Leadership and Life Advice from My Mom

I previously posted this story under another title, but since it’s been 4 years, I thought I was expand it and share again.

Recently I received some great life and leadership advice from my mom.

Please understand, my mom is retired from over 40 years of work in the business world, but she is usually not the first person I would think of for business advice. I mean, she is smart, no doubt about that, but she is my mom.

I would read Truett Cathy or Warren Buffett for business advice. I look to John Maxwell (and others) for leadership advice. I have a plethora of people I go to for life mentoring. I go to my mom when I cannot find my recipe for cornbread. (She makes some killer cornbread by the way.)

Before you write me…I know, my mom is a great place to get life advice. I’m trying to be funny and make a point. (I wish I didn’t have to give so many disclaimers 🙂 )

Anyway, a friend is a salesperson for a manufacturing company. He has been concerned he might lose his job because his sales aren’t meeting expectations of management. My mom shared with me what she has been telling him. He claims that he could sell more product, if the production people could produce his orders faster. He says sales are not the problem, a lack of production is keeping the company from moving forward, and other orders seem to be produced before his orders, which is hindering his ability to meet his quota.

My mom told him he may need to leave his comfortable desk and chair, shut his laptop for a while, show an interest in the production people, and, if necessary, learn to help make the product. Her quote, “You need to make yourself indispensable to the company right now, because desperate times call for desperate measures.”

Make yourself indispensable.

You know, my mom is right. Too many times when our organization is suffering we cast blame rather than rally the team. We throw in the towel rather than work for a solution. We give up rather than create energy around us.

It is easier to quit sometimes than to weather through the rough periods, but the greatest and sweetest victories come to those who stick it out through the hard times and make it to the other side.

My mom was basically saying:

Sometimes you just have to do what you have to do so you can get done what has to be done.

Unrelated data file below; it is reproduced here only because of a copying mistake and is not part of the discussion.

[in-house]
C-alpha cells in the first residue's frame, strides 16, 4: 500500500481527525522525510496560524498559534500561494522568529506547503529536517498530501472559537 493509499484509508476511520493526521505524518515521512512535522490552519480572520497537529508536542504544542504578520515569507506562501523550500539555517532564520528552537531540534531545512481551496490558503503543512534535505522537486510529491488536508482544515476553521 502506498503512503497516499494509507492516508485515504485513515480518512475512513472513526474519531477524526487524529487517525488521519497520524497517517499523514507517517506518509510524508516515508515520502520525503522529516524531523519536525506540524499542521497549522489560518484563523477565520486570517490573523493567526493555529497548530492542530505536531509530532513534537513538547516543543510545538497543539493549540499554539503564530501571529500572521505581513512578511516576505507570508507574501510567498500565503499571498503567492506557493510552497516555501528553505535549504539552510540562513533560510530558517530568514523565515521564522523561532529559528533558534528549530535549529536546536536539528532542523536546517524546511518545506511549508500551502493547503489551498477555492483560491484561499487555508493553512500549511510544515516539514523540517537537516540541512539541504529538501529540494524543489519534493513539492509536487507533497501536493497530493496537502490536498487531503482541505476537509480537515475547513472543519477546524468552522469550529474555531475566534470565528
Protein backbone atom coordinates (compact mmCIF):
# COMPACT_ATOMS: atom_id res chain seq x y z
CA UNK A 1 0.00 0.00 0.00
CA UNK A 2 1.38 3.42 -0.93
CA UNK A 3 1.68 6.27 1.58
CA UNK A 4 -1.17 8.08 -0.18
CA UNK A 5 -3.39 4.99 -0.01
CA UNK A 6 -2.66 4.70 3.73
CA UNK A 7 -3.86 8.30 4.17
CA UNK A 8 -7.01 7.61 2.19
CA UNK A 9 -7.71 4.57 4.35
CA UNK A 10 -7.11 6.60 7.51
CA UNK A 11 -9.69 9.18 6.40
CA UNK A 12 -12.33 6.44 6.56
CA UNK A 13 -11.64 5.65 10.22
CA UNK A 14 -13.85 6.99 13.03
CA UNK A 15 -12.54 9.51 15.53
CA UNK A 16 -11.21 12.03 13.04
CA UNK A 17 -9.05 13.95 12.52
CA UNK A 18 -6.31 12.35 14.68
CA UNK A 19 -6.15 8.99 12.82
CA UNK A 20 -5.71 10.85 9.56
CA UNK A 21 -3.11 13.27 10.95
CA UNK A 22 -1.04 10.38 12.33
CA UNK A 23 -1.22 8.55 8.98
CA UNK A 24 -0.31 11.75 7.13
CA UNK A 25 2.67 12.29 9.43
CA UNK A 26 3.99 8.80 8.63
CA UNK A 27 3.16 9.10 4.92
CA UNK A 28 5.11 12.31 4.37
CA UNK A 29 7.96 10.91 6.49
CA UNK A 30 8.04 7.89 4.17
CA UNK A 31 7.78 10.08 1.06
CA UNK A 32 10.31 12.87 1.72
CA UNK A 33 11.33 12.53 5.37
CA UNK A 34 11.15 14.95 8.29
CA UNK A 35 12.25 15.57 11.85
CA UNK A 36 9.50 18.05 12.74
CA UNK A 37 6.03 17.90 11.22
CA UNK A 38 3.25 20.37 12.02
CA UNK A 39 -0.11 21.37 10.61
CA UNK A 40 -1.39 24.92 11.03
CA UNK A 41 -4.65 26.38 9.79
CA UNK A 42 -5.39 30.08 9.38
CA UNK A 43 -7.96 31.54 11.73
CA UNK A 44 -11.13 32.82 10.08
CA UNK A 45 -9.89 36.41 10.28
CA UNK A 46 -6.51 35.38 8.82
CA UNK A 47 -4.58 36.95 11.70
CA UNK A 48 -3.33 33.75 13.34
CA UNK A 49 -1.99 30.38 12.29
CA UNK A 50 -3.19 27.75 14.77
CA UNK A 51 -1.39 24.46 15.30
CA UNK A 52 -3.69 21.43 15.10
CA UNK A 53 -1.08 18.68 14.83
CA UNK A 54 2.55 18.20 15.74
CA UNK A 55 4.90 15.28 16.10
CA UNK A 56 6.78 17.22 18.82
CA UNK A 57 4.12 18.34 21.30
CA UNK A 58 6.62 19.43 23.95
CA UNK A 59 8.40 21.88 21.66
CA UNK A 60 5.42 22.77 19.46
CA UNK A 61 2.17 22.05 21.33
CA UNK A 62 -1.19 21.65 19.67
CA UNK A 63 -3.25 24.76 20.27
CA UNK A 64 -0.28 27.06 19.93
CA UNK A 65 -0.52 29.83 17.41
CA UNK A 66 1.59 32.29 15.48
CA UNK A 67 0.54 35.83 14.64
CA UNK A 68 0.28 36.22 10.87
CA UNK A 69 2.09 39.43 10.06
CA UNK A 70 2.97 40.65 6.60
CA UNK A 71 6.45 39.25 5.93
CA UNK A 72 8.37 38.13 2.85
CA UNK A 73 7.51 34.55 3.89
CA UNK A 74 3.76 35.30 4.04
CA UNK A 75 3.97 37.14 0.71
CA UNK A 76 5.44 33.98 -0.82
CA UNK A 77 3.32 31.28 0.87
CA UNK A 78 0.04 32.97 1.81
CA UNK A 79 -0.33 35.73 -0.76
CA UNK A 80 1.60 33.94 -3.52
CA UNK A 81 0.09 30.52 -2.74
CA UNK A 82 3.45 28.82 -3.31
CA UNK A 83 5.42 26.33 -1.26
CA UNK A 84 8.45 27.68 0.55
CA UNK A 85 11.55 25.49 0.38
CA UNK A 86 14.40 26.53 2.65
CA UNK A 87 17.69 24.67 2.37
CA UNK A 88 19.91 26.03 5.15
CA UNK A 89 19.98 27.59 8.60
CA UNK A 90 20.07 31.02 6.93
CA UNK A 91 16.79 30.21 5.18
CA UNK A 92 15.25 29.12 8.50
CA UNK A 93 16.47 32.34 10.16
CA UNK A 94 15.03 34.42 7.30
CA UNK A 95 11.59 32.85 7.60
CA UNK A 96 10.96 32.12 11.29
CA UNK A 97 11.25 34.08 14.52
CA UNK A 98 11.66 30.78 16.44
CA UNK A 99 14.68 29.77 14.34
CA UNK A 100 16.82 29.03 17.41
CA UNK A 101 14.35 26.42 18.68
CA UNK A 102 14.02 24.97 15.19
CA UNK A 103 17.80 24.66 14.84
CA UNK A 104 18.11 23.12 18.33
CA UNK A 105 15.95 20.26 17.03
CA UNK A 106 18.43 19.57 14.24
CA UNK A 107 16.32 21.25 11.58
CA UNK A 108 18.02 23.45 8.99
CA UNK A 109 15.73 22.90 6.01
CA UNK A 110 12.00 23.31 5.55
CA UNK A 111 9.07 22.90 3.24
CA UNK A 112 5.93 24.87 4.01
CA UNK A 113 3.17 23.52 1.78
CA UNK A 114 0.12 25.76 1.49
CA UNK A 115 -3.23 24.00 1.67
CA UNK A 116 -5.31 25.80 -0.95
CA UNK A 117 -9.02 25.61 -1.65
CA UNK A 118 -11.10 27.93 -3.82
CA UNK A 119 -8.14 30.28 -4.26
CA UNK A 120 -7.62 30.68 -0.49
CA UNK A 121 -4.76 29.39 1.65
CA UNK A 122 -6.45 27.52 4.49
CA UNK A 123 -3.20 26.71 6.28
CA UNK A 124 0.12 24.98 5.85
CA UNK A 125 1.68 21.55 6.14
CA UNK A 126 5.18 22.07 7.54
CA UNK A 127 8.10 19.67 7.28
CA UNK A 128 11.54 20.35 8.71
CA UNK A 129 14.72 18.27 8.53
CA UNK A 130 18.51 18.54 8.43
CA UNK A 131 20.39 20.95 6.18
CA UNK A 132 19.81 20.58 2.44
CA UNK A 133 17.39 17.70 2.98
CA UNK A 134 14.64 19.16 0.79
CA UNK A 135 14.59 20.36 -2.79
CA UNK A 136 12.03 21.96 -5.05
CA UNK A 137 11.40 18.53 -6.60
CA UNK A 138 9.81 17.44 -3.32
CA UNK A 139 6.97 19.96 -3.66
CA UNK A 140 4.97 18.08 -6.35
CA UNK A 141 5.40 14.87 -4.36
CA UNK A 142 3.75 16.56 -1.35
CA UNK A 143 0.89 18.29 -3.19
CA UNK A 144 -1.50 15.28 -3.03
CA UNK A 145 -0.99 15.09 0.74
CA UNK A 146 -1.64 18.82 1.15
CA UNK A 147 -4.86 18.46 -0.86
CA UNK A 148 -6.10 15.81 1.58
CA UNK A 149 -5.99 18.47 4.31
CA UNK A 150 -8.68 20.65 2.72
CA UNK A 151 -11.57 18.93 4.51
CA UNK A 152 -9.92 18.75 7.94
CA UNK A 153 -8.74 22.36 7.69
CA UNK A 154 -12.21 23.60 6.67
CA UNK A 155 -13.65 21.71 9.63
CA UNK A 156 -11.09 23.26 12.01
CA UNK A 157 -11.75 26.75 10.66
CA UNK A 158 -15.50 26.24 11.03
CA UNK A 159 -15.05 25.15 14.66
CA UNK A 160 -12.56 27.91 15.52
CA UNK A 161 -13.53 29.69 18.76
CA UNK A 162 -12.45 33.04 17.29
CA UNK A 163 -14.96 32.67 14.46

I know…that’s deep right? And, I’m not as eloquent of speech as my mom. But it’s true. Sometimes it’s necessary to do the uncomfortable, the thing you don’t really want to do, maybe even the thing you don’t feel qualified to do…if you want to be successful. I frequently talk with people who are struggling in their personal life…either vocationally, in their relationships, or even physically. They want things to improve, but they aren’t willing to do the hard things to get them where they ultimately want to be.

Are you discovering tough times? Are you struggling to get where you want to be? Learn a lesson from my mom.

Desperate times call for desperate measures.

What is some life advice you got from your mom?

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7 thoughts on “Leadership and Life Advice from My Mom

  1. Ron,

    Great post esp with Mother's Day just having passed. My mom gave me lots of advice, but mostly it was about her getting out of the way and letting me become the person I was created to be, whether or not it lined up with her version of what I should be.

    This wasn't hands-off parenting, but it wasn't constraining me to conform to her limits of understanding the world I was being launched into.

    Your post caught my attention shortly after I finished my blog post today… on being aware of these constraints that come from those we love and respect… Full post at http://turningtechinvisible.blogspot.com/2012/05/

  2. The best advice my mom ever gave me is to "be yourself and people can't help but love you." I know that comes from someone who loves me no matter what. But, I have focused on that so many times when I wasn't sure how to pursue something. I would remember her advice and be who God created me to be. That has never steared me wrong.
    Twitter: KariScare

  3. Since I've written the last couple of days of losing my mom to cancer at age 23 years, advice was limited….but important things I remember are:
    God Loves me
    Show Kindness
    Be Thankful
    Be Helpful
    Keep a Sense of humor
    Stay Strong
    So those are a few things that she shared with me….and they still hold true 30 years later.